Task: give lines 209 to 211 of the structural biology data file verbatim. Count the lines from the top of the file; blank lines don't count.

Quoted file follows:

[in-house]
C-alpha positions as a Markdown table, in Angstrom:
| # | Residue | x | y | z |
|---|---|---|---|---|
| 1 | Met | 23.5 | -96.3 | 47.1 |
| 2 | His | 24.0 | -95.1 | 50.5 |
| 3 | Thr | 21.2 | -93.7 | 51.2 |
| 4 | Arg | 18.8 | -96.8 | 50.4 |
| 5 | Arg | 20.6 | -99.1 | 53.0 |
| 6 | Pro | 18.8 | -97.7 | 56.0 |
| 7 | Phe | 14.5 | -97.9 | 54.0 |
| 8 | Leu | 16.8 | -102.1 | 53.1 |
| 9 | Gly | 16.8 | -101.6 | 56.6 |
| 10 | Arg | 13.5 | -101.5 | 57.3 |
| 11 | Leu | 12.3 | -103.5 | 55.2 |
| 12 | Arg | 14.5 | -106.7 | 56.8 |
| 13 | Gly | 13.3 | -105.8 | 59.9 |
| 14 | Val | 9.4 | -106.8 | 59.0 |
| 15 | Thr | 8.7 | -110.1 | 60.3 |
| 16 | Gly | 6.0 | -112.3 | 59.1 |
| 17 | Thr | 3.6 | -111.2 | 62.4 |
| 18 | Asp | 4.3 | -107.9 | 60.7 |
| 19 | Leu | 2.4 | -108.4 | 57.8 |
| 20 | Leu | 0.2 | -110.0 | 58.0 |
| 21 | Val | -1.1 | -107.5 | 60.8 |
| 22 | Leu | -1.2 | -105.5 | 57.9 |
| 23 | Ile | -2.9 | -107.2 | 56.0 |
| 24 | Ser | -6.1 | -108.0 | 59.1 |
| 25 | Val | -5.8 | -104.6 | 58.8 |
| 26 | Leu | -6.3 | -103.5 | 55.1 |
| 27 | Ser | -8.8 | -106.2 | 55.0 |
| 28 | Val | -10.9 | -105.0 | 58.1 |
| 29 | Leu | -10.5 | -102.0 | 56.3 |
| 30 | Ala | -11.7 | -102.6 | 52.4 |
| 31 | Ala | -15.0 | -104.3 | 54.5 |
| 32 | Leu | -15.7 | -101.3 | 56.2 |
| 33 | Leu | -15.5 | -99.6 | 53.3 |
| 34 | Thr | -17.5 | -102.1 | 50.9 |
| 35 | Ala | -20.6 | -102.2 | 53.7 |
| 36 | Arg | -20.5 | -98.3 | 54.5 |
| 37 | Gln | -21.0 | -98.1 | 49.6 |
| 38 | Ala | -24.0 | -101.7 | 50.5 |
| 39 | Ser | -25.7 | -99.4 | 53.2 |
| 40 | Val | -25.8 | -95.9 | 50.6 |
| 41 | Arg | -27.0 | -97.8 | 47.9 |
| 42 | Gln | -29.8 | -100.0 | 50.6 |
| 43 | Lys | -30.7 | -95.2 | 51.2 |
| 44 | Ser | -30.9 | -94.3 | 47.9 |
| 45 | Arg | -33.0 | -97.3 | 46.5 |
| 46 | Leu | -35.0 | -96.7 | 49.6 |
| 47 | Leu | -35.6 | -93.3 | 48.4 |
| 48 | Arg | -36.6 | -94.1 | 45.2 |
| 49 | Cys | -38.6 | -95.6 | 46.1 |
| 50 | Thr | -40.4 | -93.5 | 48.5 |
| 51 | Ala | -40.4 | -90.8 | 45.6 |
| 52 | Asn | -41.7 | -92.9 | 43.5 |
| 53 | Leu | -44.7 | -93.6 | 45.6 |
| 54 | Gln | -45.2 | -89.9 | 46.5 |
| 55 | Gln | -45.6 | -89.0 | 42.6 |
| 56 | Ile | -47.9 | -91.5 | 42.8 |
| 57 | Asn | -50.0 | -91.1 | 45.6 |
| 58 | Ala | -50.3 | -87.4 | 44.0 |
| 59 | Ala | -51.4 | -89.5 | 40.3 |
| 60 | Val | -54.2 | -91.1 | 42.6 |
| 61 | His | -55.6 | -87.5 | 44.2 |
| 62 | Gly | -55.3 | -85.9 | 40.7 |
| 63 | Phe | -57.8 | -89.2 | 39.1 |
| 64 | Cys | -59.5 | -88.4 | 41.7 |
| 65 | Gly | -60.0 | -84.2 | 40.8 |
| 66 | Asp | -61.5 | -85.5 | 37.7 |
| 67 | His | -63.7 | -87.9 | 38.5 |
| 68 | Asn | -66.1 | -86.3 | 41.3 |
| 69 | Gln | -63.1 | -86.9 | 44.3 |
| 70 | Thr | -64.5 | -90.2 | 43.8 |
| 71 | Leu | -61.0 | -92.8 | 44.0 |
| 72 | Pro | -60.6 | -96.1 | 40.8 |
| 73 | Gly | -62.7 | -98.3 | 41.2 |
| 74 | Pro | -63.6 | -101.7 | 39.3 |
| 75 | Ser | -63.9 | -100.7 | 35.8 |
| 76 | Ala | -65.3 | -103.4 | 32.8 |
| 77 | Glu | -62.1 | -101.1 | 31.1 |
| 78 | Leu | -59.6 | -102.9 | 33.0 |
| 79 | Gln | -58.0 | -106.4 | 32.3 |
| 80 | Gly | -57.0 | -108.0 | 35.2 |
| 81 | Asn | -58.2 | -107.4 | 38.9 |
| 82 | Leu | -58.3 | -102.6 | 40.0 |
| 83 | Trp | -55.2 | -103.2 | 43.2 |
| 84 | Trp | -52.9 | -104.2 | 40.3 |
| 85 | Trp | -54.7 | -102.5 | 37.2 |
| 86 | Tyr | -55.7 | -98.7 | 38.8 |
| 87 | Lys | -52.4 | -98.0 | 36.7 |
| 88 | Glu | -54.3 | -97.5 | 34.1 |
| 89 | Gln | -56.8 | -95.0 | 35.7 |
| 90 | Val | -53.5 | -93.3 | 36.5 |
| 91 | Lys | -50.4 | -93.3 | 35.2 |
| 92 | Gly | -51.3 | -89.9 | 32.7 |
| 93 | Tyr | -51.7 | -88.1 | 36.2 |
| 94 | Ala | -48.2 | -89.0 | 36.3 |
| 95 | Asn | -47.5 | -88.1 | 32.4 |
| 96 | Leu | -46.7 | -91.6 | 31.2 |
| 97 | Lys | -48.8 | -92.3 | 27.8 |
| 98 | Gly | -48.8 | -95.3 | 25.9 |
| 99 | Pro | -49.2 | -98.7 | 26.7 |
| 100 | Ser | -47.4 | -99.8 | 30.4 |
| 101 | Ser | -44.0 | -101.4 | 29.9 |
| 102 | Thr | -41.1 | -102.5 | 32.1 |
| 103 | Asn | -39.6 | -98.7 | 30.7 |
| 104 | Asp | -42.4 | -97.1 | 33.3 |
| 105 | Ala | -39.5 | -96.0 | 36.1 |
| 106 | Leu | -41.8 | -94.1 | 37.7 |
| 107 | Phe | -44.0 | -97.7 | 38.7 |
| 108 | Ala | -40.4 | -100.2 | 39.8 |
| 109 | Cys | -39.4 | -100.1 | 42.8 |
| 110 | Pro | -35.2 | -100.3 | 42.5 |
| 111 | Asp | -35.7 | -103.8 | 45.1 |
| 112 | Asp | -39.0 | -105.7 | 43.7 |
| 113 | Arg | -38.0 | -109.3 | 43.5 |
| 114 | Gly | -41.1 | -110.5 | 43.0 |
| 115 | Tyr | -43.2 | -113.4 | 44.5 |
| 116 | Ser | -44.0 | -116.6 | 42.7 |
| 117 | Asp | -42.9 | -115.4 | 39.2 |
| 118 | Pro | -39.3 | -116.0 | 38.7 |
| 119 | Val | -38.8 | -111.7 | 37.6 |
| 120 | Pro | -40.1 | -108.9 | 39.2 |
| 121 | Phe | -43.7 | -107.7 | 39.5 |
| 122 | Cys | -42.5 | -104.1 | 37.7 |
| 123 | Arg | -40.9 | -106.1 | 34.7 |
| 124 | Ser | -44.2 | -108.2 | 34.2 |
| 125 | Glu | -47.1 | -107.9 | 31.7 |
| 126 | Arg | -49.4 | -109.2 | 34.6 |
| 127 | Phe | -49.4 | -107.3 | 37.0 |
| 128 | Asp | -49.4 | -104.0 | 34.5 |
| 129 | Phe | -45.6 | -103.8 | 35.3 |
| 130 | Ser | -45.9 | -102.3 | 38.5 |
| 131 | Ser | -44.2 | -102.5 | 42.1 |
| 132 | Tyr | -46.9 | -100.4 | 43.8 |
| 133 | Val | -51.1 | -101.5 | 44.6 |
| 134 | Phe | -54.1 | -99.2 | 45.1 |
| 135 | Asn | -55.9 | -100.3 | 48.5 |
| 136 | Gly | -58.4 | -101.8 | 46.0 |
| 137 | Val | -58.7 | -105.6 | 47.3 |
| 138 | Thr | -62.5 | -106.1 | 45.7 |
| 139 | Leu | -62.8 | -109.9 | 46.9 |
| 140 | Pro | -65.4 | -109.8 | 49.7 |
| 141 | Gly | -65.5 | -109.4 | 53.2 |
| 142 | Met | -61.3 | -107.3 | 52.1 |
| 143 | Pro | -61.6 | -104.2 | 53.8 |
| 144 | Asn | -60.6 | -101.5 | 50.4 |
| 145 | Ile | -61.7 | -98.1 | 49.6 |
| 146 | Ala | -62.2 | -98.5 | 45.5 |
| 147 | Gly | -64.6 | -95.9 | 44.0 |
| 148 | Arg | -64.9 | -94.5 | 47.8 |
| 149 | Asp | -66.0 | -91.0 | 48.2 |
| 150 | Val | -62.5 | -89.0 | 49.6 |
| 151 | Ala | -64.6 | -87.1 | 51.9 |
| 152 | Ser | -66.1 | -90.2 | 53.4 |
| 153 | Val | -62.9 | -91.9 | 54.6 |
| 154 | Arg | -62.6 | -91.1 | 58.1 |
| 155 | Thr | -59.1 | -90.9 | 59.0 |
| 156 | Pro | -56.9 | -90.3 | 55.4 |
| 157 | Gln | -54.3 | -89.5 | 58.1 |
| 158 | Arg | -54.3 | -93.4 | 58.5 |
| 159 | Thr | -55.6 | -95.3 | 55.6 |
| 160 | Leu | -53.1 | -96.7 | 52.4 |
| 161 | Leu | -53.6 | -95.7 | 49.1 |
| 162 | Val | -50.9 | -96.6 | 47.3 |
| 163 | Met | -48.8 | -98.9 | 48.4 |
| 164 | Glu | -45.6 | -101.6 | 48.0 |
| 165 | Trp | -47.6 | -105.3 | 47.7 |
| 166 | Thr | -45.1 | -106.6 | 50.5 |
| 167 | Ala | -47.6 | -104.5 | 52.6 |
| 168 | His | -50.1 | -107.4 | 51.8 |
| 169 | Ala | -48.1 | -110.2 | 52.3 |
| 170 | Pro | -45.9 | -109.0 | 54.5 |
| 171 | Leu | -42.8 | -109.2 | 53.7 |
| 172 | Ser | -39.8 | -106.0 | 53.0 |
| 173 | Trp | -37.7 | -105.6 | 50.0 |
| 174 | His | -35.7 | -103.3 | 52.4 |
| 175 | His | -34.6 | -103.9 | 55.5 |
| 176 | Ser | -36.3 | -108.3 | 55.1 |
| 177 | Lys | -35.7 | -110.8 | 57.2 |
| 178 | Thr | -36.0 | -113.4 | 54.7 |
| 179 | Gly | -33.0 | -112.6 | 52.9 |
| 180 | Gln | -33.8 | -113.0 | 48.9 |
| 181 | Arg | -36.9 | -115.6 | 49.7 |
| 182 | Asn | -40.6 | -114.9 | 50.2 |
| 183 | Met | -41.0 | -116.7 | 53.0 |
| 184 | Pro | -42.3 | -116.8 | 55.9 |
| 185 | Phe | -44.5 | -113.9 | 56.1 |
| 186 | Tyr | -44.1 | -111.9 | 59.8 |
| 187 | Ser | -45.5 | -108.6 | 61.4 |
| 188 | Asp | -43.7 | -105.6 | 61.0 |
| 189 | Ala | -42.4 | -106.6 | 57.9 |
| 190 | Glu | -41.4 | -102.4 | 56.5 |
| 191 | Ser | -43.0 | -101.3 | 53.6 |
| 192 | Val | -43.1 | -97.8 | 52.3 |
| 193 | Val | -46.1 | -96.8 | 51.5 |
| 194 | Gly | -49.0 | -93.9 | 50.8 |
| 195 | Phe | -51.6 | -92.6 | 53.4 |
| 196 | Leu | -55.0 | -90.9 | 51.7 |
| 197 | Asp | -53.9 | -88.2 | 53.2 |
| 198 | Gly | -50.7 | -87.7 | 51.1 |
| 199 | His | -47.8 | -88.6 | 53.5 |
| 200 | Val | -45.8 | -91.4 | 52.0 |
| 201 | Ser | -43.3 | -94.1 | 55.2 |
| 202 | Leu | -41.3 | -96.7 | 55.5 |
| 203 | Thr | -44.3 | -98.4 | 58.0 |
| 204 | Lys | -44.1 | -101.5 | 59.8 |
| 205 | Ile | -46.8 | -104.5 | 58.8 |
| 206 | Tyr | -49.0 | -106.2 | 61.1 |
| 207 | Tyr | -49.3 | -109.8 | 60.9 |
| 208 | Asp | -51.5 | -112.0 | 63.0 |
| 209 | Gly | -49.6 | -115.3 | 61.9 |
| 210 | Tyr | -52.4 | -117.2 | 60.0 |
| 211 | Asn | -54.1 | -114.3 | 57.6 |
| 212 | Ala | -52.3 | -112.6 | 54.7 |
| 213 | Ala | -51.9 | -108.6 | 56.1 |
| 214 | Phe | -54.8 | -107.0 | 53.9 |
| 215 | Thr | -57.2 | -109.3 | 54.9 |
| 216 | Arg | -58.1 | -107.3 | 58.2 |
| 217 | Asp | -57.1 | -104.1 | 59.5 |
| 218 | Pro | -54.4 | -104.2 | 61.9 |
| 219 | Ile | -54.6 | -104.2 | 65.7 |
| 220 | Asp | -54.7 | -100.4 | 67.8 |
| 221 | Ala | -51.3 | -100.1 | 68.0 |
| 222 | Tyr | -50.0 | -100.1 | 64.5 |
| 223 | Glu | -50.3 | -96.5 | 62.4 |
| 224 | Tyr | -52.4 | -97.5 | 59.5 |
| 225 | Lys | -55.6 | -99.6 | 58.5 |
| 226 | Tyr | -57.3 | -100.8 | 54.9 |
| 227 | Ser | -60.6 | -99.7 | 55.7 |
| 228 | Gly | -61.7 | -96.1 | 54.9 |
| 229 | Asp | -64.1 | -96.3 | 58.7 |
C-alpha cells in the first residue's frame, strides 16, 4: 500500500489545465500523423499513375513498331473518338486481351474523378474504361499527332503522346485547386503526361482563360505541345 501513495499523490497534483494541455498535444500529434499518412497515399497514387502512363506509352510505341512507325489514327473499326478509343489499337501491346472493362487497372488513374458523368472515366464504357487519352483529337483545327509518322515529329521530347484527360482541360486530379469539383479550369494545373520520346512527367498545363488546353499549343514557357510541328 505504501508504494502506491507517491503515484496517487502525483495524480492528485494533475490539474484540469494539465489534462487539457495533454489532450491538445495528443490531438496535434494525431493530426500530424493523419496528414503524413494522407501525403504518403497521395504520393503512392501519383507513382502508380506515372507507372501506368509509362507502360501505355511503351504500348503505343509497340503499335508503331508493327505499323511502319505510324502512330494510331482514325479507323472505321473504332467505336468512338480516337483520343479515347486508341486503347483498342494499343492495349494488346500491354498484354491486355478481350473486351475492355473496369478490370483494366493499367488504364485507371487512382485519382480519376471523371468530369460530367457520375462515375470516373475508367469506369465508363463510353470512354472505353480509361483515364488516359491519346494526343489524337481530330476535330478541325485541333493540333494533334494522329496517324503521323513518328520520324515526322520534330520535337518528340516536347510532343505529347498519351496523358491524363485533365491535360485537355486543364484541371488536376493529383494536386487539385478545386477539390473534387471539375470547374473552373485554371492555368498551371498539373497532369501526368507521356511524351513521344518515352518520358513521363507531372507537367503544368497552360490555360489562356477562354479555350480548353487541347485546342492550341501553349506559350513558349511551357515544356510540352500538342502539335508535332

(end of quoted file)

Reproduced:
| 205 | Ile | -46.8 | -104.5 | 58.8 |
| 206 | Tyr | -49.0 | -106.2 | 61.1 |
| 207 | Tyr | -49.3 | -109.8 | 60.9 |